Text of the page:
Thailand: The Land of Smiles...floating away on a happy balloon.
Happy belated New Year’s to everyone as this edition of NPotW shouldn’t come as a surprise to anyone, seeing as I posted about my bewildering day and a half in Thailand. Known as the “Land of Smiles,” Thailand provided a tropical retreat from Korea’s crisp winter climate. The sticky heat that engulfed me upon exiting the plane inspired my fondness for flip-flops and substantiated my not-completely-unrelated aversion to socks; this was going to be a nice break from Seoul.
My trip lasted 11 days and consisted of three buses, three flights, a ferry and countless tuk tuks. It went a little something like this: Seoul, Bangkok (via Taipei), Chiang Mai, Koh Phangan (via Bangkok and Koh Samui), Bangkok (via Surat Thani), and back to Seoul. I might’ve only spent time in three locales, but I never really felt like I settled my feet. It was busy to say the least.
I landed in Bangkok and spent the first half day on my own, but the joy of traveling, I learned, is finding others heading the same way. Traveling soon became less about the places and more about the people, including — but not limited to — the Parisian who lives in Bangkok because she doesn’t like French people; the four Germans who happen to stay in the same guest house and book the same tour; the Thai tour guide who likes singing his songs despite not knowing half of the words; and the German carpenter/yoga instructor who cycles everywhere he goes.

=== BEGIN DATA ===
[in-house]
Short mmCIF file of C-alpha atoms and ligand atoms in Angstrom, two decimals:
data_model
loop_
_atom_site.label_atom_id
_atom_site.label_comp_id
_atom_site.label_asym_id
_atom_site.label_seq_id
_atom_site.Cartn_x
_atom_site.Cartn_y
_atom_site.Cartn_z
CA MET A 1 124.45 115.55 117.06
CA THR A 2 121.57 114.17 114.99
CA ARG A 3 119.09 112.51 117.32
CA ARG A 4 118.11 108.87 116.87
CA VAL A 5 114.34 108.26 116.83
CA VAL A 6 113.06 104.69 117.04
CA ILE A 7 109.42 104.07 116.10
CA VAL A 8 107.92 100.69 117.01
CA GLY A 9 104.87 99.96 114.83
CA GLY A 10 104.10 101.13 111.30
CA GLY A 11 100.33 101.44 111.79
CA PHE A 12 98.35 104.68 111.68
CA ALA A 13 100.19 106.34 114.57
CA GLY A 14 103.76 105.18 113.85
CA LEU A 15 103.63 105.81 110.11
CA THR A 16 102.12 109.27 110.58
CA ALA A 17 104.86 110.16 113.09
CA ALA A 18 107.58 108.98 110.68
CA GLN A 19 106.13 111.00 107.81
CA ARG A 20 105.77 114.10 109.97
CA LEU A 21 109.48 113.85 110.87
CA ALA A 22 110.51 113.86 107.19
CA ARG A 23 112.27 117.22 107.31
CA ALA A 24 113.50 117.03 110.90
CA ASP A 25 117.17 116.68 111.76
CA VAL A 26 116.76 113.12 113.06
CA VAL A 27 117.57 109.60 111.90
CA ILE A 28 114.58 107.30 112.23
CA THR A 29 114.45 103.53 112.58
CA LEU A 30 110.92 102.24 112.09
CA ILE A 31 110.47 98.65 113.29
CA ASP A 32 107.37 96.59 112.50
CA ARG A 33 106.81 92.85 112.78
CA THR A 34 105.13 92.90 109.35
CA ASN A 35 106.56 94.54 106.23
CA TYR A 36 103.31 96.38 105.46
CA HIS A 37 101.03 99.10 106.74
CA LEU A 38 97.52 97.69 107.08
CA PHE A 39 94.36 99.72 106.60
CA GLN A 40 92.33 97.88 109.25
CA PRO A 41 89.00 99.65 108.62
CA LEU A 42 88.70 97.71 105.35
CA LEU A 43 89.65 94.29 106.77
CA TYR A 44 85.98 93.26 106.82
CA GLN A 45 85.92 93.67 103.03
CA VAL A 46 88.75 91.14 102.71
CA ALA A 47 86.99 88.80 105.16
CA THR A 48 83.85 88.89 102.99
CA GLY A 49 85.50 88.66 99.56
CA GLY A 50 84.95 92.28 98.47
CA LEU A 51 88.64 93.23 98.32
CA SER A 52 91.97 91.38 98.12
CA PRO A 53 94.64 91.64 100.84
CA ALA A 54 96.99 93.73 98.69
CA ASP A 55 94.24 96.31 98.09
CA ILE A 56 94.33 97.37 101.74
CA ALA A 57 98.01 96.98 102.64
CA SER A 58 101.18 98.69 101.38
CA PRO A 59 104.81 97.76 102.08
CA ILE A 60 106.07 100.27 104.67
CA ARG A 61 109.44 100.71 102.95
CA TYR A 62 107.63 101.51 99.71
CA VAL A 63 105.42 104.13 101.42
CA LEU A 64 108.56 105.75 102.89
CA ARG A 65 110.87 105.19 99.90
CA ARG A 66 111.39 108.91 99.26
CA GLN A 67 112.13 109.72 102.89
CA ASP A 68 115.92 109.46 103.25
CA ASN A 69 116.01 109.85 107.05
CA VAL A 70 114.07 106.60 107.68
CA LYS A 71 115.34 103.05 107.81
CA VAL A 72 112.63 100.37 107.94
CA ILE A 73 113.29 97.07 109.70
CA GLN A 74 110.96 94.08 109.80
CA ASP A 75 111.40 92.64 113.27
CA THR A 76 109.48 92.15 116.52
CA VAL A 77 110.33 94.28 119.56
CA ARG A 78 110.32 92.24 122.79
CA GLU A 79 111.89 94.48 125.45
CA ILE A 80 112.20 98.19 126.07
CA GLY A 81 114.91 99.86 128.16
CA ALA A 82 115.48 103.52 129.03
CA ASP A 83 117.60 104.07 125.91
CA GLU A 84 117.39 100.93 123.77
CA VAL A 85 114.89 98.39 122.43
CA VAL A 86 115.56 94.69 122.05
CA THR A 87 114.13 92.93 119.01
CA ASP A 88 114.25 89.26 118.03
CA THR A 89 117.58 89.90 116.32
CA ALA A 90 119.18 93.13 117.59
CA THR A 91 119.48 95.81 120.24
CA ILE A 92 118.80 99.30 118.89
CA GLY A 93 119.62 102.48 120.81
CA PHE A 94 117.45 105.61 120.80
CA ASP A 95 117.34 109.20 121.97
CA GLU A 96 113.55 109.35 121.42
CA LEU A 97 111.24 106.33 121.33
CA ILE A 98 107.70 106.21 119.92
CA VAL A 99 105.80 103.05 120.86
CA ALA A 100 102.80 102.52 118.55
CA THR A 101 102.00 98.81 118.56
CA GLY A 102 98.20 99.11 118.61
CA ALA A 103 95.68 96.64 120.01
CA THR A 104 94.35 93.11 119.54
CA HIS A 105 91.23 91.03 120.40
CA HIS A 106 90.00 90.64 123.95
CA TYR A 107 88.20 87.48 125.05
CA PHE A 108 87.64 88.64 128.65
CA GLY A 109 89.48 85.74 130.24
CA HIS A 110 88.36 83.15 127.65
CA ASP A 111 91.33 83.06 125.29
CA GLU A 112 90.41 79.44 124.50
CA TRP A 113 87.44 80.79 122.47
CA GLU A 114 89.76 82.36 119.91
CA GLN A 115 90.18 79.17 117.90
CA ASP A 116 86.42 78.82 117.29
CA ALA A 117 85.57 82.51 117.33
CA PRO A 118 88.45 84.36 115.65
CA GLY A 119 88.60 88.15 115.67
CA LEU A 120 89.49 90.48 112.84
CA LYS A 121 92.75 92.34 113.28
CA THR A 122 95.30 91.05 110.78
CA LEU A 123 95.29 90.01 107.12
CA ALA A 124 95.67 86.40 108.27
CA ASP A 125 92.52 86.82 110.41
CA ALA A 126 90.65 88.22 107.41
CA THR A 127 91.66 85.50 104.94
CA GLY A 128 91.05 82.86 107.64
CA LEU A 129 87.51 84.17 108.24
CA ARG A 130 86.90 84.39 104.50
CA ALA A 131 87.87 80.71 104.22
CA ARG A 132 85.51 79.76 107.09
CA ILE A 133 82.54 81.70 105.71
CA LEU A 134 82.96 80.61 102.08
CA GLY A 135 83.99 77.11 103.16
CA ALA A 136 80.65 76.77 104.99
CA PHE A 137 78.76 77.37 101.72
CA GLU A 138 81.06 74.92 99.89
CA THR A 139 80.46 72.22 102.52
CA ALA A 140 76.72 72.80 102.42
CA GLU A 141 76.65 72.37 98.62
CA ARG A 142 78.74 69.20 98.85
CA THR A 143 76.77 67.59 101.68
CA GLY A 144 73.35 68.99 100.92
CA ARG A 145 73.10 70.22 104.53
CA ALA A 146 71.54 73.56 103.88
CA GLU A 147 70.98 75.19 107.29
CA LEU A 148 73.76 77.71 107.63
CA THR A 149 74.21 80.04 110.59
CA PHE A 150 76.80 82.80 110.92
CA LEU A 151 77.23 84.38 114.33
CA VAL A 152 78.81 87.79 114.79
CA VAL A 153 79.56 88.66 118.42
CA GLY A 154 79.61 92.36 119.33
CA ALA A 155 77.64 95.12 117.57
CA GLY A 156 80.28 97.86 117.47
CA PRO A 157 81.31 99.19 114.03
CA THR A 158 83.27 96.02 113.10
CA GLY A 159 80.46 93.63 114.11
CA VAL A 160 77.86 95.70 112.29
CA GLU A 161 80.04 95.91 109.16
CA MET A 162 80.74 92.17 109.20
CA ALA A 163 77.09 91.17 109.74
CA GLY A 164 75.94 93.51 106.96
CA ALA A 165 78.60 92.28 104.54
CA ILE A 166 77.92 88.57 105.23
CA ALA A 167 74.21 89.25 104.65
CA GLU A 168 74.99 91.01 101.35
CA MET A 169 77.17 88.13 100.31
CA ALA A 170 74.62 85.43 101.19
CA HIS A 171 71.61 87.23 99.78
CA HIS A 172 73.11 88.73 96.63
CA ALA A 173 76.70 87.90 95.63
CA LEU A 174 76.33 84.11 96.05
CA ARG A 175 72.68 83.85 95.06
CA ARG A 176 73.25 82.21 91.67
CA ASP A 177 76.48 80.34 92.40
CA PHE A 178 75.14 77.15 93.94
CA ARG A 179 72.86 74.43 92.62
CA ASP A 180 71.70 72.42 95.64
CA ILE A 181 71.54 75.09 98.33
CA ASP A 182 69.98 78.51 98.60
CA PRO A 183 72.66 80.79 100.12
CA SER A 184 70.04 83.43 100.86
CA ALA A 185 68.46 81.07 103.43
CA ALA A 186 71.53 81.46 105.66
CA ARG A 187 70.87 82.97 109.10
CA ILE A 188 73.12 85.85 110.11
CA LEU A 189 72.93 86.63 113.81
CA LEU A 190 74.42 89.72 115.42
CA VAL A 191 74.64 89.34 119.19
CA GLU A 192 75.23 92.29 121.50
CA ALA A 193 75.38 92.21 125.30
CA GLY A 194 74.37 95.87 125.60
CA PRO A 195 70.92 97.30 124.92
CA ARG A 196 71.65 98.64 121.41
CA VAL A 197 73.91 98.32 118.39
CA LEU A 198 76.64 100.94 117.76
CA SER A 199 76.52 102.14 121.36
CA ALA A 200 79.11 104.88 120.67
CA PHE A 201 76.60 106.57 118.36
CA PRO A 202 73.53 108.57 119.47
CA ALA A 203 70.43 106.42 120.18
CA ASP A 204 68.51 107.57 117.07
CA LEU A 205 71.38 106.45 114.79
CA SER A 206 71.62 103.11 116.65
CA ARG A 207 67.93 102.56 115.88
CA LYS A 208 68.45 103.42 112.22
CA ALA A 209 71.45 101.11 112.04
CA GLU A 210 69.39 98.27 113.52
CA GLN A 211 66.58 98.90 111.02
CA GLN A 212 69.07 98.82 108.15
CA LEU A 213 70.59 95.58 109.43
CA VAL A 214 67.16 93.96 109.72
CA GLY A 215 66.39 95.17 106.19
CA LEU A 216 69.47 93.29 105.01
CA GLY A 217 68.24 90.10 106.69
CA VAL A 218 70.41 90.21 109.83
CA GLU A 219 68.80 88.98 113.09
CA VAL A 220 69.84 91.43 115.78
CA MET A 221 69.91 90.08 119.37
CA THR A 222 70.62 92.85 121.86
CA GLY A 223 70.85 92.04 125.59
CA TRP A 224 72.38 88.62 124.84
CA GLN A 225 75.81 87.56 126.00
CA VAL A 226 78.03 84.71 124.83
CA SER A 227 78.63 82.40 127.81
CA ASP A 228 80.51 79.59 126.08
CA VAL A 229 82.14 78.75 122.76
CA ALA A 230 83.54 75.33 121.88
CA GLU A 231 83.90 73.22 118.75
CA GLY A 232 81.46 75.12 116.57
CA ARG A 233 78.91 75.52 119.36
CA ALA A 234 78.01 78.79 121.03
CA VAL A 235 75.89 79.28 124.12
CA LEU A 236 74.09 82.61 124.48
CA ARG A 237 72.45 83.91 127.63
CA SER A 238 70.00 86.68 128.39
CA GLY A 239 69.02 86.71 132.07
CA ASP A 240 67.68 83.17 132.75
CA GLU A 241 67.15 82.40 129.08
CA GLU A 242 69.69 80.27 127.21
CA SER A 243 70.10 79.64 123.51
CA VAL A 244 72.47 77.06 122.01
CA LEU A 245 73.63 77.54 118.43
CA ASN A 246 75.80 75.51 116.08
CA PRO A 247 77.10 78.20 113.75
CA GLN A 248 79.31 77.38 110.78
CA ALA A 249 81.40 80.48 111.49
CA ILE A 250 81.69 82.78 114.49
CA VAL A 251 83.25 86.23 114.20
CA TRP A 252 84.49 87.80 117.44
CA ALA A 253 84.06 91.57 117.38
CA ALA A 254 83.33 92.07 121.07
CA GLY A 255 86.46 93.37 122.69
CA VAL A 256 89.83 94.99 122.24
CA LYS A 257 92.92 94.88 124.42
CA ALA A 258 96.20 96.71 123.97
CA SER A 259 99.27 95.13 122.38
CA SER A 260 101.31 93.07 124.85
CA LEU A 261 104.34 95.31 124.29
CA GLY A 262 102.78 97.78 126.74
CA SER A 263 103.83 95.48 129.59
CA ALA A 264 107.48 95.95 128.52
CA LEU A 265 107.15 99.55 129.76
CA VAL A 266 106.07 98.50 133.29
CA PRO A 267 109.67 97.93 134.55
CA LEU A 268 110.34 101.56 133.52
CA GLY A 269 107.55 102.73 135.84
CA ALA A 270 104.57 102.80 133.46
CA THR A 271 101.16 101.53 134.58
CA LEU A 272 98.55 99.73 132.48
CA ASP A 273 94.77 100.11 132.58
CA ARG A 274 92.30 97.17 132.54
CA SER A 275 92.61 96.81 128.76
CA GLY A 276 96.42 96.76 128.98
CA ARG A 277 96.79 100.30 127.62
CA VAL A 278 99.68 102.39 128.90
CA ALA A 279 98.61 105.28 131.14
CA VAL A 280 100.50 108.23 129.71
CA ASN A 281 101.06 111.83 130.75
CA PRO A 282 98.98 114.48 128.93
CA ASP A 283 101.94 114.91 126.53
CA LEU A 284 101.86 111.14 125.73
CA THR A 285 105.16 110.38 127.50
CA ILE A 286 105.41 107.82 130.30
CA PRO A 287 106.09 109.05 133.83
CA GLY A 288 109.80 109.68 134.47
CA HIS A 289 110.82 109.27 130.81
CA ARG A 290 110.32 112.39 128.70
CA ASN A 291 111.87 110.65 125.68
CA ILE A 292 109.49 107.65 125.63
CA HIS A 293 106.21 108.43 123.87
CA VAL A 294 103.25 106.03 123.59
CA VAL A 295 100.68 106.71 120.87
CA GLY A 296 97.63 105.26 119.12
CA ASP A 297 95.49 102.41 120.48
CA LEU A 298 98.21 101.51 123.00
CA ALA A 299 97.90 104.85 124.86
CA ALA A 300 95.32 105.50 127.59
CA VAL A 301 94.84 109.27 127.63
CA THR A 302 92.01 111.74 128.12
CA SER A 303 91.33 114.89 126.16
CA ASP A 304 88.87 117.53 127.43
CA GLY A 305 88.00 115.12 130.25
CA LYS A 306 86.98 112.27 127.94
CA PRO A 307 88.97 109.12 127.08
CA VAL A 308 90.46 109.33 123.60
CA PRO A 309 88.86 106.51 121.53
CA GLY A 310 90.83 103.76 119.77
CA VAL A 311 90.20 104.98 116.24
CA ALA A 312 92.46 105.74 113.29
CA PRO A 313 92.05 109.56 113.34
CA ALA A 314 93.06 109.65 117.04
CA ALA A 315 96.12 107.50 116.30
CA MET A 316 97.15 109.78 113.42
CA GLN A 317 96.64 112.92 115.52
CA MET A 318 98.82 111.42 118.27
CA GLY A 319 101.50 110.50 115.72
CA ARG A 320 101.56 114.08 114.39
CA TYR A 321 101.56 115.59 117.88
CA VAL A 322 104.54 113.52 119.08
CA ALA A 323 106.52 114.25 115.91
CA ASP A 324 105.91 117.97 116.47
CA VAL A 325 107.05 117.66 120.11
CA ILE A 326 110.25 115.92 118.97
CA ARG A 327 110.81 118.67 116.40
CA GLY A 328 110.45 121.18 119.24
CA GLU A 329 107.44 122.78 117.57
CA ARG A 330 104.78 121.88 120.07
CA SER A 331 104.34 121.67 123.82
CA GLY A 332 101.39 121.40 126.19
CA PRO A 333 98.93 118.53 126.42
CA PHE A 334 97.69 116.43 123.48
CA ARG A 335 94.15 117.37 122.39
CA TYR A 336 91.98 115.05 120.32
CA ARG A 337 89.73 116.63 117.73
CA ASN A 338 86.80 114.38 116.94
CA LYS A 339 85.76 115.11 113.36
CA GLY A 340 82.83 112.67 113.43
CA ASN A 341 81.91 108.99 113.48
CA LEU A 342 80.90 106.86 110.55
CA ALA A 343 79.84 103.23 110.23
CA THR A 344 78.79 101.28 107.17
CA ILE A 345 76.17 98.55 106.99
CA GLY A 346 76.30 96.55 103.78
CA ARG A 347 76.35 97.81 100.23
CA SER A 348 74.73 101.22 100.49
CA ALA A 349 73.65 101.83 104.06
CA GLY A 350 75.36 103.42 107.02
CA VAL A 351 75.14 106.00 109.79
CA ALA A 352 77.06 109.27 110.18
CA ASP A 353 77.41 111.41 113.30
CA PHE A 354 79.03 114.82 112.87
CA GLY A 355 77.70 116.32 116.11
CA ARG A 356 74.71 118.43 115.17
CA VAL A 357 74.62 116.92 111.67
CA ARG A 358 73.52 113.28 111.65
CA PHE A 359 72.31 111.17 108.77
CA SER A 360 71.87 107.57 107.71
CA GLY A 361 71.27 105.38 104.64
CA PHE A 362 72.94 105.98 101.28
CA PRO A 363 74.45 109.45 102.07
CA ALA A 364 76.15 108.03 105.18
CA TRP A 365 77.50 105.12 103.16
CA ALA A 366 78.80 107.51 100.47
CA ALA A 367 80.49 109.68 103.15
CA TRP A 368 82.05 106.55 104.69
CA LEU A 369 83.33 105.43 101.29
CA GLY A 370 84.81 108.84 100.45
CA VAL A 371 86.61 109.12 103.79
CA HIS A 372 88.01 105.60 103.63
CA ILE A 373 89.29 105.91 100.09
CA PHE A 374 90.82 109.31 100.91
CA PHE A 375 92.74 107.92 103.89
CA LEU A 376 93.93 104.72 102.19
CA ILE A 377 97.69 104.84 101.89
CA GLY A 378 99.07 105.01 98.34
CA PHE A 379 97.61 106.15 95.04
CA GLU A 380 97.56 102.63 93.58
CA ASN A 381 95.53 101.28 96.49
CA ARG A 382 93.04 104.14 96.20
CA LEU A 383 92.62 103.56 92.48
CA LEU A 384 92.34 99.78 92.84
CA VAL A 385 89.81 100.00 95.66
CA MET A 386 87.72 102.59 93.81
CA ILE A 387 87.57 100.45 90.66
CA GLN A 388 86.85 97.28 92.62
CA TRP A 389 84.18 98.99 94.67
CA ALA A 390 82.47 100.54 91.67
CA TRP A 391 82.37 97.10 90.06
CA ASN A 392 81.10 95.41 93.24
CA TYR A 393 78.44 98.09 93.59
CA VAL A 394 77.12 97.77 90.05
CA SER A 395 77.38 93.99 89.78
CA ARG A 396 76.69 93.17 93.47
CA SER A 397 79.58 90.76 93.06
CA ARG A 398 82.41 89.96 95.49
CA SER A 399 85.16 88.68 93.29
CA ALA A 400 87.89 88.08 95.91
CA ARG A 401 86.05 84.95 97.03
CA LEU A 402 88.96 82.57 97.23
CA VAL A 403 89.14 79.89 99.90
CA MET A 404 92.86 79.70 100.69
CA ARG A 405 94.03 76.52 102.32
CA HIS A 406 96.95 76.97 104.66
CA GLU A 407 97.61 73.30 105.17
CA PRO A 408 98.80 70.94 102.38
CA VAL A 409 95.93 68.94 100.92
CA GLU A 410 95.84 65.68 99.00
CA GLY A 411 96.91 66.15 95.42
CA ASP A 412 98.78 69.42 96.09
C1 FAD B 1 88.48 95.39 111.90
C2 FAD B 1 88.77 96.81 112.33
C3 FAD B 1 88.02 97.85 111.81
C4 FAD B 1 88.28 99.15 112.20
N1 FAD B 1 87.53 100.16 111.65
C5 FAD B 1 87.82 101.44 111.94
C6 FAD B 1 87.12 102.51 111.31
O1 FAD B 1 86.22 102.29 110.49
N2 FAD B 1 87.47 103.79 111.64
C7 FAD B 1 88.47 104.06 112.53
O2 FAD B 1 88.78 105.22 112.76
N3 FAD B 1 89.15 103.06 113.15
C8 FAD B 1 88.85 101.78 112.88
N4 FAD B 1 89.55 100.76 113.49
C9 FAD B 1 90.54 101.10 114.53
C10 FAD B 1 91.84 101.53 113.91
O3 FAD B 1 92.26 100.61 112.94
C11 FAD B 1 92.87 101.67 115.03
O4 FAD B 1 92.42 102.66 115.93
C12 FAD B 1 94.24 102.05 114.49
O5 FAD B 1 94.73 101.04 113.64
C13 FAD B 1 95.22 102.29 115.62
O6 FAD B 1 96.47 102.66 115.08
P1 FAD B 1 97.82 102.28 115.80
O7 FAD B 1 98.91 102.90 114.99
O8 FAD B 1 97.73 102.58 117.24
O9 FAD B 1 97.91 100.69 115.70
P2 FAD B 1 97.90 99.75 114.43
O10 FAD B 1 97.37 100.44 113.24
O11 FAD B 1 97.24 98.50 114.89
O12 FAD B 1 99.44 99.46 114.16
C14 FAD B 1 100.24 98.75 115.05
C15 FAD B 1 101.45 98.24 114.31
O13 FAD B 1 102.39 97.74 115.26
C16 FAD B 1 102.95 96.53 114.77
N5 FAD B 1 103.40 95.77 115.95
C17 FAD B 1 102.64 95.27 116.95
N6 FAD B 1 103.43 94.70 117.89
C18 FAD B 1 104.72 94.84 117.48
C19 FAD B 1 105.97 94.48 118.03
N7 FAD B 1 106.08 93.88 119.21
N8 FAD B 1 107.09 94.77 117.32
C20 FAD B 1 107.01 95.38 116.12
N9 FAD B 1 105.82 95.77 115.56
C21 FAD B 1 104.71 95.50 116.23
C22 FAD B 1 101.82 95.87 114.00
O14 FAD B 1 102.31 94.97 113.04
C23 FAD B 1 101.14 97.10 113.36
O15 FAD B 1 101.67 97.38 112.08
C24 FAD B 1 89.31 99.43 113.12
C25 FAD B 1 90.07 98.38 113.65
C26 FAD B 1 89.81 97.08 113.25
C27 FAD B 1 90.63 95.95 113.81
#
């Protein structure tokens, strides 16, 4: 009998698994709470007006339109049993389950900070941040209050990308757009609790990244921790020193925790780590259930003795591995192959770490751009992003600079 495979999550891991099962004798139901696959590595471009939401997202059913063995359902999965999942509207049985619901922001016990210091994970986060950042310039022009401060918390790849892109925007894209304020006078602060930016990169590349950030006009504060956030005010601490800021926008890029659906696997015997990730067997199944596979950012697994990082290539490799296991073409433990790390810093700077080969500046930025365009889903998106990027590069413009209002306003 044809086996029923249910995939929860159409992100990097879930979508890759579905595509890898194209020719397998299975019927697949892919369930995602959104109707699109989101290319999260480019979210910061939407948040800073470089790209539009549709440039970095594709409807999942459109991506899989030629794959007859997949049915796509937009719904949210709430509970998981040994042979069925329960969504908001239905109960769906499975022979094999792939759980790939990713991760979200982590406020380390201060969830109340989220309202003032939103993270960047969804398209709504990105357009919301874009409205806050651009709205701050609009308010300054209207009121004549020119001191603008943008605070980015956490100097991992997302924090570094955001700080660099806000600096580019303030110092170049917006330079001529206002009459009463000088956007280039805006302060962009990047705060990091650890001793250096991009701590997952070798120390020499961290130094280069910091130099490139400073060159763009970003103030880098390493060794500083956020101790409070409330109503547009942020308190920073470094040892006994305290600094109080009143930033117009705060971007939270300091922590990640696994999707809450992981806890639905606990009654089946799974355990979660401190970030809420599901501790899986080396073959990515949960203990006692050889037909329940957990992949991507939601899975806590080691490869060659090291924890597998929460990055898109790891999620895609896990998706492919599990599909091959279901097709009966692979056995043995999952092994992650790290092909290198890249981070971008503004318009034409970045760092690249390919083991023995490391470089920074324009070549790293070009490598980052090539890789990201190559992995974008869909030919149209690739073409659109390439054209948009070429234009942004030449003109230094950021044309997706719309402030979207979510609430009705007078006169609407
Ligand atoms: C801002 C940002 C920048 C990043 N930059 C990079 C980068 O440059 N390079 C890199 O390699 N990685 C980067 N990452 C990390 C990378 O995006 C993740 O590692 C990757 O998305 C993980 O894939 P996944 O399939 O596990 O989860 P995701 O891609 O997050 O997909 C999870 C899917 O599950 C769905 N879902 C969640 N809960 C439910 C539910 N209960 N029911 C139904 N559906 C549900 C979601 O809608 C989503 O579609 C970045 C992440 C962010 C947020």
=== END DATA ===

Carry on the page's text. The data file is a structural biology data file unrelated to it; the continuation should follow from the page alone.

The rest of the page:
Clearly, though, I spent time doing things other than talking to people (which will be detailed in a city-by-city play-by-play). I’ll always remember the things I did and places I saw, but a story isn’t a story without characters. Everyone brings something different to the table, whether they’re old or young, new or experienced, European or Asian. It was amazing how much I learned about places I had never been by just talking to my fellow nomads. I now understand how travel begets more travel: I hear their stories, and then I want to see them.
But before doing that, I’ll have to survive the remote jungles, busy streets, and mouth-watering food markets of Thailand. First step: an overnight bus journey to Chiang Mai. Now we’re on our way.
Filed under NPoTW, travel
NPotW now has an international flavor. My most recent travels took me to Taipei for a weekend for an ultimate frisbee tournament. I left Seoul on Friday evening and returned Monday afternoon. I made trips with this kind of quick turnaround at least twice a month in college with my university’s club ultimate team. A whirlwind adventure like this often takes me to new places, but since I’m there for a tournament, I’ll spend most of my time at the playing fields and not see too much of the town. Taipei was no different.
The flight from Incheon International to Taipei Taoyuan International took about two and a half hours. Despite the short flight, the airline still provided a meal and free drinks — reminders that North American carriers suck. After a steak, glass of wine, shot of Courvoisier, and half of “A Complete History of My Sexual Failures,” we landed in Taipei.
It was everything I had expected…which wasn’t much. I had heard Taipei was very similar to Seoul, and the comparisons aren’t unfounded. It’s big, has its own layer of smog, and endless traffic leaves a lot to be desired. Despite being a city with one of the world’s highest population densities, Taipei still manages to have a fair amount of greenery — much more than Seoul. The streets also seemed wider, giving Taipei a noticibly more open feel to it than Seoul.